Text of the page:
BEIJING — When imprisoned Chinese dissident Liu Xiaobo received the Nobel Peace Prize last month, some human rights activists and political observers hoped that the award would spark a national debate about change in the country’s authoritarian government.

So far, the Chinese Communist Party’s response has been to harass, arrest or confine dozens of dissidents to their homes.

Liu’s wife, Liu Xia, was put under house arrest immediately after the Oct. 8 Nobel announcement, and has been silent the past two weeks. Fellow dissident Yu Jie, a good friend of Liu’s, said police had placed a table in front of his door and kept three men posted at all hours to keep him from leaving.

Another man, Guo Xianliang, reportedly was arrested in the southern city of Guangzhou on Oct. 28 and held under suspicion of trying to subvert the state after he handed out leaflets about Liu Xiaobo and his life’s work.

“They said Liu Xiaobo is a criminal and we should not spread information about criminals,” said Wu Wei, a friend of Guo who was later questioned by police.

Like Liu Xiaobo, Wu is a member of the Independent Chinese PEN Center, a chapter of the free-speech advocacy PEN organization. Since Liu’s award, Chinese security forces have questioned or detained at least 20 of the group’s members, according to organizers.

The crackdown has shown the lengths to which the Chinese government will go to weed out what it perceives as threats to its rule. Those who’ve been hauled into police stations or put under guard have no following among the general public, and only a very small circle of activists and state security even know their names.

Even Liu Xiaobo, still serving an 11-year sentence for “inciting subversion of state power,” isn’t a household name in Beijing, much less the country, even after his Nobel recognition. The political manifesto he helped draft, which called for free speech and a more open political system, has been blocked from distribution in China.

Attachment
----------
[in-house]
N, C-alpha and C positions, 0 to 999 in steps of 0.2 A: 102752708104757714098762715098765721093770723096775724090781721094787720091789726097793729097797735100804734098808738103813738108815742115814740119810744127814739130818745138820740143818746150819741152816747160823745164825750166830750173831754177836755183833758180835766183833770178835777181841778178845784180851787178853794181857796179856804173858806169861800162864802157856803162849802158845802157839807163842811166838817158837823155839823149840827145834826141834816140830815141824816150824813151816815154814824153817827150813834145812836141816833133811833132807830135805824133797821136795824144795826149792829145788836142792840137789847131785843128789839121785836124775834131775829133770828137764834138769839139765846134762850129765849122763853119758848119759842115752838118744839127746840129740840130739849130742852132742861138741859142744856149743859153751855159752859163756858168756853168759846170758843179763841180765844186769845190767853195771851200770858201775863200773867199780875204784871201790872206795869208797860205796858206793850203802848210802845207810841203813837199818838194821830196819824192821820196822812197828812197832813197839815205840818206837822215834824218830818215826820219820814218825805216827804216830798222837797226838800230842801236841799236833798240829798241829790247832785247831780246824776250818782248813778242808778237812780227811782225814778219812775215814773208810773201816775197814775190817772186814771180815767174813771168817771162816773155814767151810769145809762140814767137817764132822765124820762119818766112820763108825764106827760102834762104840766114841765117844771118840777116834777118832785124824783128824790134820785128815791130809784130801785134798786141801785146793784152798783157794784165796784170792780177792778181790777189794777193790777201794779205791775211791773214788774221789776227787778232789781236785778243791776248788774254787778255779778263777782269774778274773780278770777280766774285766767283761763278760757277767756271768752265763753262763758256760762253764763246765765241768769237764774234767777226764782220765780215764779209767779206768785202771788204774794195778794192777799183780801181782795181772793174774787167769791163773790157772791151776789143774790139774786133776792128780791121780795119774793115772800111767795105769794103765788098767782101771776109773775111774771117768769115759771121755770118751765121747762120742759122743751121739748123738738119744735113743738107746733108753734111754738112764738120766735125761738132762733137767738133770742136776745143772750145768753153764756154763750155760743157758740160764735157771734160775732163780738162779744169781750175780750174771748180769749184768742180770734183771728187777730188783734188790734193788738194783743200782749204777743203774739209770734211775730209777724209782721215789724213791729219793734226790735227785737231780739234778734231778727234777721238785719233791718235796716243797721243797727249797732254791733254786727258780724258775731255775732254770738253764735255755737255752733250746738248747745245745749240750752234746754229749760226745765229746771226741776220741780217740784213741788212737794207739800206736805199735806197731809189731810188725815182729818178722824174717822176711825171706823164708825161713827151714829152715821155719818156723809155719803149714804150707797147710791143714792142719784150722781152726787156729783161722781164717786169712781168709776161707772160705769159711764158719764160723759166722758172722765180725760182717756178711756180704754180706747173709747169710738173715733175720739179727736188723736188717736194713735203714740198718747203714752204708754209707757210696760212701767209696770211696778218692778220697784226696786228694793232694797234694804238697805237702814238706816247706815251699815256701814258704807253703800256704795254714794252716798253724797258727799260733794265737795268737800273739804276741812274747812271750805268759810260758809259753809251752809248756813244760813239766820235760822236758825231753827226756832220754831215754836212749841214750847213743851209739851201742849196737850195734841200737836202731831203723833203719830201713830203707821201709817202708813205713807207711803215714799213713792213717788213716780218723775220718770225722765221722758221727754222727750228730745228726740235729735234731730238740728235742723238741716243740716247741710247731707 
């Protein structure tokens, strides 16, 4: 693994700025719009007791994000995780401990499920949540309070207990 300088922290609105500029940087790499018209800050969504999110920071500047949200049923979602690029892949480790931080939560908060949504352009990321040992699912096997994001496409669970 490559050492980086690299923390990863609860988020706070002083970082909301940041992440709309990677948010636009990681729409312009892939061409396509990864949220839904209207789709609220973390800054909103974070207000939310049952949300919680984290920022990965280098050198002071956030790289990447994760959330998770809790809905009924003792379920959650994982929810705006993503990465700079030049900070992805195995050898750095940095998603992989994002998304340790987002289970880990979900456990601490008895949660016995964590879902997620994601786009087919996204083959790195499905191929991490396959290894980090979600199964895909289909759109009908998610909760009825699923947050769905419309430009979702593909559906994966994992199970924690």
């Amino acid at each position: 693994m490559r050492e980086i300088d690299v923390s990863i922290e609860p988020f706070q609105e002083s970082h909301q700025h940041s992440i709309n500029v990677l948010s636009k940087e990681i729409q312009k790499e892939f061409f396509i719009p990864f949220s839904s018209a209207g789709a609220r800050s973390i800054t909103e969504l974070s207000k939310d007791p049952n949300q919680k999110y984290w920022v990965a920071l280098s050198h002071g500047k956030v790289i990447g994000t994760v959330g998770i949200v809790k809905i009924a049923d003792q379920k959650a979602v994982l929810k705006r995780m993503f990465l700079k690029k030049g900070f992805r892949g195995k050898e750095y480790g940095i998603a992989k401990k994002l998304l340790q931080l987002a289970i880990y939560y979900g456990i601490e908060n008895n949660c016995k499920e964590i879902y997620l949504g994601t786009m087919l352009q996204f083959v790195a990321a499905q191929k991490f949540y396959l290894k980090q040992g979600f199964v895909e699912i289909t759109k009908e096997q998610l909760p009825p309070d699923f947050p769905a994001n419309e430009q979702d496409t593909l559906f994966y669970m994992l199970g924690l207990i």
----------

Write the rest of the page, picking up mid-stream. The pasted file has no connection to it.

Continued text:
Still, police have methodically rounded up those associated with Liu or political activism, especially in the capital.

Some observers have speculated that the government wants to head off public displays of support for Liu on Dec. 10, the date of the Nobel Prize ceremony, but there’s no way of knowing its aim, because there’s been no public acknowledgement of the detentions.

After initially saying nothing about Liu and the Nobel, Chinese state media have run a series of editorials and articles accusing him of being a criminal and an attention-hungry agent of the West.

“As the West’s tool, Liu will be abandoned by the Chinese people,” a column in China Daily concluded.

“The biggest threat to this government is freedom of speech. They don’t like Liu’s ideas about being able to criticize the government,” said Li Fangping, a prominent human rights lawyer in Beijing who for about a week after Liu’s award was allowed to travel only with a police escort.

Another human rights advocate, Beijing lawyer Pu Zhiqiang, is still under police surveillance after being held in a small hotel for three days. He posted an online account of his interrogation by Beijing police officials, which included one of them calling Pu a “running dog for the Western countries” and a “traitor to your motherland” in an obscenity-laced tirade.

In a phone interview, Pu said the ordeal suggested that officials “are scared of people knowing about Liu Xiaobo.”

Speaking from his home Friday, Yu said he had no idea what the future would bring. In August, Yu published a book that sharply criticized Prime Minister Wen Jiabao, who’s popular with most Chinese and has called for political reform.

If nothing else, Yu said, his experience has made it clear to him that Wen’s talk of a more democratic nation was hollow.

“The government has chosen to react (to Liu’s award) in the worst way. It’s shown its uglier side. … This shows China is not a country under the rule of law,” he said.